Beer too tart

Discussion in 'General Brewing Discussions' started by Beer_Pirate, Feb 5, 2019.

  1. Beer_Pirate

    Beer_Pirate Active Member

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    I have an English Brown that I brewed with S-04 and the finished product (OG 1.050 to FG 1.010) is incredibly tart. It's almost like a kettle sour. Is there a way to raise the pH without changing the beer too much? I put a dash of baking soda in a tasting glass and poured beer onto it. I used too much baking soda but otherwise the flavor improved. I'm a little wary of dumping a large amount of baking soda into a beer so I'm hoping for a better method.
     
  2. J A

    J A Well-Known Member

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    Unless you added quite a bit of acid during mashing it's probably gotten a lactobacillus infection. A little tartness can express itself in some English yeasts, but actually sour isn't likely unless infected. You'd probably have to add sweetness to counter the tartness not just reduce the PH.
     
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  3. Nosybear

    Nosybear Well-Known Member

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    Agreed. It may be a dumper - are you getting off flavors with the tartness such as butter, rancid butter or even worse, baby puke? If not, you got awfully lucky and it's a pretty benign lacto infection. Sweeten it with lactose and drink it quickly.
     
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  4. Mark Farrall

    Mark Farrall Well-Known Member

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    Maybe try some chalk and be very careful not to disturb it when you go to package (or transfer to bottling container making sure to leave the chalk behind). That said, I'm expecting that with either baking soda or chalk the amount you'd need to add will affect the taste. To the point where the beer becomes a dumper from tasting like chalk or baking soda.

    For the lactose I don't find it cuts the acid. Makes a very interesting beer (I've done it deliberately with kettle sours). You get the acid, then the lactose and then the two tastes wash back and forth fighting for your attention. In some I've tried it works, in just as many it doesn't, but either way I definitely taste both the acid and the lactose.

    And if you do try the lactose, add some vanilla extract and you can say you've brewed a sour English brown milkshake.
     
  5. Beer_Pirate

    Beer_Pirate Active Member

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    I'm not seeing any pellicle formation or detecting any off flavors other than tartness. I did use a new acid (85% phosphoric) and based my calculations off of the most recent city water report so it's very possible I added too much acid. Is there anything else that I can check for to determine if this is bacterial?
     
  6. Nosybear

    Nosybear Well-Known Member

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    Oooohhh! 85% Phosphoric is VERY strong and hard to measure! That could be your tartness. I cut mine down to 50% with distilled water before use so I don't have to be as accurate. If you have a microscope, put a drop or two on a slide and look. If you have the proper petri dishes and growth media you could check but the easiest thing to do is wait until or if there are off-flavors. I'm betting the acid, now that I know you were using a very strong acid to adjust pH.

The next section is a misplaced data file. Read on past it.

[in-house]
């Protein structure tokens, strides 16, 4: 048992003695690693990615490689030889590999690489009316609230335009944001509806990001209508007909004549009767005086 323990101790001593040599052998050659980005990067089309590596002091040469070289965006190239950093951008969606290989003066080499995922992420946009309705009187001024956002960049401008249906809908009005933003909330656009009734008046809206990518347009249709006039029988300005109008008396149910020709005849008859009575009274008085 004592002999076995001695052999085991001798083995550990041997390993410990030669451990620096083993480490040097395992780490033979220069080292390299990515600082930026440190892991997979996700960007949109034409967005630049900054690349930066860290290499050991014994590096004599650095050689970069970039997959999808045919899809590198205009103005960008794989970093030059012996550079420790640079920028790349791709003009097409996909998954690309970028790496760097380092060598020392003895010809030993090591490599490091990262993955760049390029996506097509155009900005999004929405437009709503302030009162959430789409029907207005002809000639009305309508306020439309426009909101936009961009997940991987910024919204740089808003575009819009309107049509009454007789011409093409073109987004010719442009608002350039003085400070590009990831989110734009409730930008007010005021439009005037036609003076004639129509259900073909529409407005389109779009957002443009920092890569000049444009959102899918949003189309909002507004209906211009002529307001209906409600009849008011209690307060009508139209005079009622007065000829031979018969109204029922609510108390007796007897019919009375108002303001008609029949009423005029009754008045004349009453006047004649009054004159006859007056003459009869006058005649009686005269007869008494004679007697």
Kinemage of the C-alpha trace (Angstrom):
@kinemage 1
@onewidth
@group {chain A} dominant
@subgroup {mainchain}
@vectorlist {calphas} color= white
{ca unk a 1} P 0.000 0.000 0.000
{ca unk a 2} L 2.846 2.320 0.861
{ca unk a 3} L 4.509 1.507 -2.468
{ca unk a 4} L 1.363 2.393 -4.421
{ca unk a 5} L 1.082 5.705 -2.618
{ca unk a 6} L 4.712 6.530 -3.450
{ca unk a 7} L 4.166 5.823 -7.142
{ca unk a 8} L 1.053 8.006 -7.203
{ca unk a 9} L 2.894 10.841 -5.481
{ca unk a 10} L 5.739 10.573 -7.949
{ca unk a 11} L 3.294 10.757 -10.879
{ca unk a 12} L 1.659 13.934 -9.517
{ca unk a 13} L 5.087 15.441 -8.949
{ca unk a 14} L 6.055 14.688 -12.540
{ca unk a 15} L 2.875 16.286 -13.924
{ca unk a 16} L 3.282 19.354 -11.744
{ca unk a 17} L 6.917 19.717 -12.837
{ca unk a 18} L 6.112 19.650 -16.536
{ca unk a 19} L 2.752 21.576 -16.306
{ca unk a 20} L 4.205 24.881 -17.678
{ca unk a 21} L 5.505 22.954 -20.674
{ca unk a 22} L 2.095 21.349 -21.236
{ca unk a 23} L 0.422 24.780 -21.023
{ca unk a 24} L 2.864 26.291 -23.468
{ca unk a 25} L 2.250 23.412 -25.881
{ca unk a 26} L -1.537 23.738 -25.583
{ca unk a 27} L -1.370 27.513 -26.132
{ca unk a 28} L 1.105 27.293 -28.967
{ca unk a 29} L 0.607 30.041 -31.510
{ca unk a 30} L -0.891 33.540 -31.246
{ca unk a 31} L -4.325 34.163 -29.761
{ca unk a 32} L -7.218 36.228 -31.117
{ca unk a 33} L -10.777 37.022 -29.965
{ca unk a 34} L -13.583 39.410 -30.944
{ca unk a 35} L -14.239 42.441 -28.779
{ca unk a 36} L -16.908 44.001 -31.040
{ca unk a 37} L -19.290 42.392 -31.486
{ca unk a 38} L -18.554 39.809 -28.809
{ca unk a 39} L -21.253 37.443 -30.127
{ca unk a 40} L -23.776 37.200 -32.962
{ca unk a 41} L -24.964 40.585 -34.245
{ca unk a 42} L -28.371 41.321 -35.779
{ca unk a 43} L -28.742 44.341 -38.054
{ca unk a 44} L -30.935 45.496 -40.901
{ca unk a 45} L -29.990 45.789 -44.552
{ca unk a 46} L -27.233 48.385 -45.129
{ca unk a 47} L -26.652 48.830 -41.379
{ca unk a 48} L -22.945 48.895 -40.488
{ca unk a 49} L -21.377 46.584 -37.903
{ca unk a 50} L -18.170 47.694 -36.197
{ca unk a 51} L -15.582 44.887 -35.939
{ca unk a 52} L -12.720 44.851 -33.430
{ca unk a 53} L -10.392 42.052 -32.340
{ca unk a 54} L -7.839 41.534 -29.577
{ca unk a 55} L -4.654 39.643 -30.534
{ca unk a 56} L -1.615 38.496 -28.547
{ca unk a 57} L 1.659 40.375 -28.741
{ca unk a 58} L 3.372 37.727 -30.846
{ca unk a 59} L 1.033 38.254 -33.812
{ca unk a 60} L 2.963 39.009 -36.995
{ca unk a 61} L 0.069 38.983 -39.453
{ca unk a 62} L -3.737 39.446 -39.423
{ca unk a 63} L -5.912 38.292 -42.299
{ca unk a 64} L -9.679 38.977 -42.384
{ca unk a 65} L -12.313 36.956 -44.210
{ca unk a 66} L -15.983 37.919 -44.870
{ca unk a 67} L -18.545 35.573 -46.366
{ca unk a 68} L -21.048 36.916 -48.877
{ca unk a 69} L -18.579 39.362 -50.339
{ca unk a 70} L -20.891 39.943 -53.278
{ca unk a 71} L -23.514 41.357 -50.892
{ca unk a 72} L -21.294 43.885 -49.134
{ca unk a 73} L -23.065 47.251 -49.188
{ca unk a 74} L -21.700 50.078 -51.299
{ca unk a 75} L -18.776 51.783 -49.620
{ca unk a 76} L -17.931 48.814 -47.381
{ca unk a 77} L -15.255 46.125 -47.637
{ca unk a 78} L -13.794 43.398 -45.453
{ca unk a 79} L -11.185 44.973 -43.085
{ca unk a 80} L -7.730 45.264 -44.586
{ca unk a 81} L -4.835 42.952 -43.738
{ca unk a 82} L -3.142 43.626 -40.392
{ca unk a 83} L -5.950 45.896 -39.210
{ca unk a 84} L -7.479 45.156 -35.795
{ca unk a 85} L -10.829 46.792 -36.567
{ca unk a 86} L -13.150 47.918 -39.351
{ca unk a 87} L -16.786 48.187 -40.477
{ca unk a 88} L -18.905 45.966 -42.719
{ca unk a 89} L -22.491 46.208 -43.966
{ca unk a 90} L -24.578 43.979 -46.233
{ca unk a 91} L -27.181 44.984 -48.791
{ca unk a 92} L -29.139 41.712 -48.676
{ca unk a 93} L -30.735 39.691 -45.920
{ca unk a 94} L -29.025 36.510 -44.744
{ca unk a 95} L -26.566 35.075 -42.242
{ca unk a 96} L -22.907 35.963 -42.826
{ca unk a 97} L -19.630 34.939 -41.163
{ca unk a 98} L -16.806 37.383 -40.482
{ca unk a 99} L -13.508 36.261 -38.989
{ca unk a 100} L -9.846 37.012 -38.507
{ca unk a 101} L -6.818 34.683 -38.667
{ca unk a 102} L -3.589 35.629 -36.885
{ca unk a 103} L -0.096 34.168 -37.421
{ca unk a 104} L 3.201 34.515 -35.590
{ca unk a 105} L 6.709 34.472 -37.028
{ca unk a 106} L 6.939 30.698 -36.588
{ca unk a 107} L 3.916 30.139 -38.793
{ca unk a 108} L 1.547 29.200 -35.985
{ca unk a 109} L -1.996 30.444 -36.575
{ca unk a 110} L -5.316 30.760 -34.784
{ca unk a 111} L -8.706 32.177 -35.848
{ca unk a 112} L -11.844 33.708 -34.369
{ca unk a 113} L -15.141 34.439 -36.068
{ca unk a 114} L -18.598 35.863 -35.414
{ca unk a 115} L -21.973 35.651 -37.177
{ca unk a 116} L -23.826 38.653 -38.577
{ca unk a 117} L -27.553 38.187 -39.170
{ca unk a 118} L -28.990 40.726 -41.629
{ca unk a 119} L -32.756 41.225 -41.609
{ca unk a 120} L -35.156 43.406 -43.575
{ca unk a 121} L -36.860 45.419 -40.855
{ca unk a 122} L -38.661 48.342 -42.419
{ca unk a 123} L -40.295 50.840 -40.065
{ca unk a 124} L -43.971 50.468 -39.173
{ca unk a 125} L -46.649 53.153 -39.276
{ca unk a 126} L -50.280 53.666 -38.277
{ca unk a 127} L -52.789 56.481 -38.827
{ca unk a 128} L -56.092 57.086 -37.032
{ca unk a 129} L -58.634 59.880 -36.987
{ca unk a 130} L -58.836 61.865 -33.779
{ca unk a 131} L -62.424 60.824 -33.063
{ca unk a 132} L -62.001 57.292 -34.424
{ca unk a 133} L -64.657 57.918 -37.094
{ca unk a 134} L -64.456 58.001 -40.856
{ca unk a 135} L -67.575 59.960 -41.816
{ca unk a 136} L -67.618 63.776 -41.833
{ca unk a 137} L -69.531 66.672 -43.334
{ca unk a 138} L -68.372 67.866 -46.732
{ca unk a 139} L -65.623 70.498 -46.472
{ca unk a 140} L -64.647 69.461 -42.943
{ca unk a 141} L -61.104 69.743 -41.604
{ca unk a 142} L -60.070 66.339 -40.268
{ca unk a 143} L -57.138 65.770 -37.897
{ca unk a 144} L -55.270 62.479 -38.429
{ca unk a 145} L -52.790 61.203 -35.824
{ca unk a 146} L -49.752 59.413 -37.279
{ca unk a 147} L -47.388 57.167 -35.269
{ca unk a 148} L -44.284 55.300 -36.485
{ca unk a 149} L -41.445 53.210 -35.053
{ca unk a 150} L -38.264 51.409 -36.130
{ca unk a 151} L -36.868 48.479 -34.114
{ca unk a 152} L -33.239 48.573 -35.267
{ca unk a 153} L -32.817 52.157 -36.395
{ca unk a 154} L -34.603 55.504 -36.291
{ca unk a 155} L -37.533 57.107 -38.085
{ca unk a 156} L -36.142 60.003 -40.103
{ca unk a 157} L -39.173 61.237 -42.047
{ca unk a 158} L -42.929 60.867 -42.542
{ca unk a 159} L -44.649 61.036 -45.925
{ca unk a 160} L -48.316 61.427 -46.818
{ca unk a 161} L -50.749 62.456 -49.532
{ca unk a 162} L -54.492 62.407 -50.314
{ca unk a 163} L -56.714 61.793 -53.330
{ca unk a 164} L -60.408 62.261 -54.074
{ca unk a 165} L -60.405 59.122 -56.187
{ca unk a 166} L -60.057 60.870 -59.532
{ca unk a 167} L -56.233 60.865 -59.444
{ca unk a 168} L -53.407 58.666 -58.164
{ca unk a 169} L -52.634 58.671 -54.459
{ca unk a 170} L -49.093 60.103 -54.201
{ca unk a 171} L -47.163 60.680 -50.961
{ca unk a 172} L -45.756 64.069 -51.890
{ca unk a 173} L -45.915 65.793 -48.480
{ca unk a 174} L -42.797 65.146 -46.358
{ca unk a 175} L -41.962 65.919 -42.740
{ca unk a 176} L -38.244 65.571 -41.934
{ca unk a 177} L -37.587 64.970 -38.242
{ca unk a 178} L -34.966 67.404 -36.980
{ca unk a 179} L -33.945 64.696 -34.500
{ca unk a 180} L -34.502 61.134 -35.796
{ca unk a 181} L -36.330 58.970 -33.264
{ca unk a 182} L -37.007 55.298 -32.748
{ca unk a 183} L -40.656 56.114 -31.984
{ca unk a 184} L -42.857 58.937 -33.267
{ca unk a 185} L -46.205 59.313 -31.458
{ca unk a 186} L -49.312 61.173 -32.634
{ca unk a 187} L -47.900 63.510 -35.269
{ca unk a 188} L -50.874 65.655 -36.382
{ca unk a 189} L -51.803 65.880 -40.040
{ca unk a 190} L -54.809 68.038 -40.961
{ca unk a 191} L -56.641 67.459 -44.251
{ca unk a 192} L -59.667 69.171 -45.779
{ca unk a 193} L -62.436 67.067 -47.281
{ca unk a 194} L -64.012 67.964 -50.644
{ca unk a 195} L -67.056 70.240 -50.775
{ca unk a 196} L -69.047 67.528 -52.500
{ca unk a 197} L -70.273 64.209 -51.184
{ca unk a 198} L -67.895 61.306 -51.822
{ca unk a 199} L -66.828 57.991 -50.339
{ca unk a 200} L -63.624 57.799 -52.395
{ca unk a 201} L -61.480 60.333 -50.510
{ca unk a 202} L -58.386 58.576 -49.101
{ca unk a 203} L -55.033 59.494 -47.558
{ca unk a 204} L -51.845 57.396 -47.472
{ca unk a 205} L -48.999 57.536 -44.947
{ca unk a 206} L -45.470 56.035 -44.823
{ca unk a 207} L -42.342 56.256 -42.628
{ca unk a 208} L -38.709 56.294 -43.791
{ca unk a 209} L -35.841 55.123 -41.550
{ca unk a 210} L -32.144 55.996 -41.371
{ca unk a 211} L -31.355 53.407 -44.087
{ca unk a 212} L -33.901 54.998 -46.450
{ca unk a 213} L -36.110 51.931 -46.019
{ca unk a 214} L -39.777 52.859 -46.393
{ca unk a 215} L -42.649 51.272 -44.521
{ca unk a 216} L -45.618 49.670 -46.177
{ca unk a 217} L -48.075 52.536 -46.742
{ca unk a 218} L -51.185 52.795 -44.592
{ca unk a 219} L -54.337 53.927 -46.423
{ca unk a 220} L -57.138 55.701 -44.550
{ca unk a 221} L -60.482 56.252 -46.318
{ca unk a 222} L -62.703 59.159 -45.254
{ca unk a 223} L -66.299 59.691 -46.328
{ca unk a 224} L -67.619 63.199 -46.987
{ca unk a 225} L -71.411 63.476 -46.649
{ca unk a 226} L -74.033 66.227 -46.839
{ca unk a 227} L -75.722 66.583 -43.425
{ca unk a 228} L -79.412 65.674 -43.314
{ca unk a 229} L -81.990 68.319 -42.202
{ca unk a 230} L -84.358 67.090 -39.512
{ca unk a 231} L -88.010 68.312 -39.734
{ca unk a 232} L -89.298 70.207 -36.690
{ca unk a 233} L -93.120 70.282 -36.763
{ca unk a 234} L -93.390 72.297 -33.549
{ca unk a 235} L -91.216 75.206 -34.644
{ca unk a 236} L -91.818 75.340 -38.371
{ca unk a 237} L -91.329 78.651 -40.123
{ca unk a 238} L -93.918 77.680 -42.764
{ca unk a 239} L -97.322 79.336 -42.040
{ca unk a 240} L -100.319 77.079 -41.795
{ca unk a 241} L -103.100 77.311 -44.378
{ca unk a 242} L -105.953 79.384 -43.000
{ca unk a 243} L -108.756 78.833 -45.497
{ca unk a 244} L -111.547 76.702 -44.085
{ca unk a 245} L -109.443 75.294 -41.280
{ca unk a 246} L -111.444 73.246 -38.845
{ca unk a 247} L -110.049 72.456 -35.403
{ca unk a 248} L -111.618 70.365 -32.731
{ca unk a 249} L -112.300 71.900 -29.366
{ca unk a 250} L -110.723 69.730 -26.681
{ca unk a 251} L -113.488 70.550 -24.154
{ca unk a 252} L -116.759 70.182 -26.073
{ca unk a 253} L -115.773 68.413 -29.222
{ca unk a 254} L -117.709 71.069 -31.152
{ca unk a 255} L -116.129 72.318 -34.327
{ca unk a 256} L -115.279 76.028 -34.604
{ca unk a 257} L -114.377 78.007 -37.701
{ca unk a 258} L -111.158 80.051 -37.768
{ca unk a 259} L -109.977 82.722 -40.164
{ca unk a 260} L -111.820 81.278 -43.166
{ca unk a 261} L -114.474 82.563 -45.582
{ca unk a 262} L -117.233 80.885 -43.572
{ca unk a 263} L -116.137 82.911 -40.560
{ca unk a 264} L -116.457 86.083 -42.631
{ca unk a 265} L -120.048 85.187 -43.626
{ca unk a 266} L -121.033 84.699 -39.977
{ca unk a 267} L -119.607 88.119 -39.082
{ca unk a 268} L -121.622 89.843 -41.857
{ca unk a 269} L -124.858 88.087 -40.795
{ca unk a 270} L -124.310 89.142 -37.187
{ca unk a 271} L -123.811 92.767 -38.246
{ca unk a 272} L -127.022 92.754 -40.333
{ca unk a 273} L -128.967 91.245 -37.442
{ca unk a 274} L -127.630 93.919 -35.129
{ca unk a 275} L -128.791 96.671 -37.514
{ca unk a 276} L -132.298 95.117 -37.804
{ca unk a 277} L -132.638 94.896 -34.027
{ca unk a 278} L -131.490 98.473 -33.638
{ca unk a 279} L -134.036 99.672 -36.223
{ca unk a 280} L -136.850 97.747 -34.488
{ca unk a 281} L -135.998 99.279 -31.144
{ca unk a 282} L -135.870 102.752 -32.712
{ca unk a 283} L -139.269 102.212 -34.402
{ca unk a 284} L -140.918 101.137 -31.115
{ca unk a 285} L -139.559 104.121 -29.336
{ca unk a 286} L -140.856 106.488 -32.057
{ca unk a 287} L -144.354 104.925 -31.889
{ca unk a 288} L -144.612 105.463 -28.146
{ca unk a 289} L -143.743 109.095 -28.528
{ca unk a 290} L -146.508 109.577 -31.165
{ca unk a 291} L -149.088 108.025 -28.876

By the way, have you tested the pH of the finished beer? If you try, degas first....
     
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  7. Beer_Pirate

    Beer_Pirate Active Member

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    I plan to pH a sample later today or tomorrow. I used a calibrated pipette to deliver the acid, but I didn't pH my water beforehand. Live and learn... I may try to grow something on an agar plate just to see what pops up. Thanks for the suggestion.
     
  8. HighVoltageMan!

    HighVoltageMan! Well-Known Member

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    How much phosphoric acid did you use? I use 85% phosphoric acid in every beer with no tartness problems, unless you start to exceed 2 teaspoons or so per 5 gallon. Phosphoric acid is thought to add less flavor profile compare to 88% lactic acid. Both are strong acids, but phosphoric drops pH with a slightly lower dose than lactic acid.

    S04 yeast is a pretty good acid producer, so it's not uncommon to see a pH in the lower 4's, Samuel Smiths Nut Brown Ale had a pH of 4.1 when I measured it years back. New Castle was 3.9. So pH can be an indicator of tartness, but sometimes the palate and the meter don't always line up.
     
  9. Maddog1

    Maddog1 Member

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    If it is too tart, but otherwise ok, no off flavors other than the lacto tartness, you can correct that with the addition in the keg of a number of different syrups. For instance, a hazelnut syrup from your local coffee supplier would be very nice in a brown. Just be sure that you underdose your keg and wait a couple days before adjusting it any further. This assumes you are adding the syrup to the finished, kegged, carbonated, cold crashed product.
     
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